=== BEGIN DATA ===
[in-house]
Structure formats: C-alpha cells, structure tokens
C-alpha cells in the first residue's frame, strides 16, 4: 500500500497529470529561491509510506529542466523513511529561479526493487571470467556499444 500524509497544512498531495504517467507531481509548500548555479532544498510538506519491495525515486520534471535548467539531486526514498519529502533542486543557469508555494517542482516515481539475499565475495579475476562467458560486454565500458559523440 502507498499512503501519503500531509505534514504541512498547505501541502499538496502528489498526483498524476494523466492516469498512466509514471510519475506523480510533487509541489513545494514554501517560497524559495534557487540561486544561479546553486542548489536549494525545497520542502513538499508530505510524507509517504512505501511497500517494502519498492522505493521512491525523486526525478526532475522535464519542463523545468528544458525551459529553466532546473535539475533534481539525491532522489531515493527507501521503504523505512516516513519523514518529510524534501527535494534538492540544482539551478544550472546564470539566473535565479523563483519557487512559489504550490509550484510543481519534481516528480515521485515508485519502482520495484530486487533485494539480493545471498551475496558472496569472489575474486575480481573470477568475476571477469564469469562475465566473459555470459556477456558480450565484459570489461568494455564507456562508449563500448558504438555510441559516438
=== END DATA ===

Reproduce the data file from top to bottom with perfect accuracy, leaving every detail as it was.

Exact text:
[in-house]
Structure formats: C-alpha cells, structure tokens
C-alpha cells in the first residue's frame, strides 16, 4: 500500500497529470529561491509510506529542466523513511529561479526493487571470467556499444 500524509497544512498531495504517467507531481509548500548555479532544498510538506519491495525515486520534471535548467539531486526514498519529502533542486543557469508555494517542482516515481539475499565475495579475476562467458560486454565500458559523440 502507498499512503501519503500531509505534514504541512498547505501541502499538496502528489498526483498524476494523466492516469498512466509514471510519475506523480510533487509541489513545494514554501517560497524559495534557487540561486544561479546553486542548489536549494525545497520542502513538499508530505510524507509517504512505501511497500517494502519498492522505493521512491525523486526525478526532475522535464519542463523545468528544458525551459529553466532546473535539475533534481539525491532522489531515493527507501521503504523505512516516513519523514518529510524534501527535494534538492540544482539551478544550472546564470539566473535565479523563483519557487512559489504550490509550484510543481519534481516528480515521485515508485519502482520495484530486487533485494539480493545471498551475496558472496569472489575474486575480481573470477568475476571477469564469469562475465566473459555470459556477456558480450565484459570489461568494455564507456562508449563500448558504438555510441559516438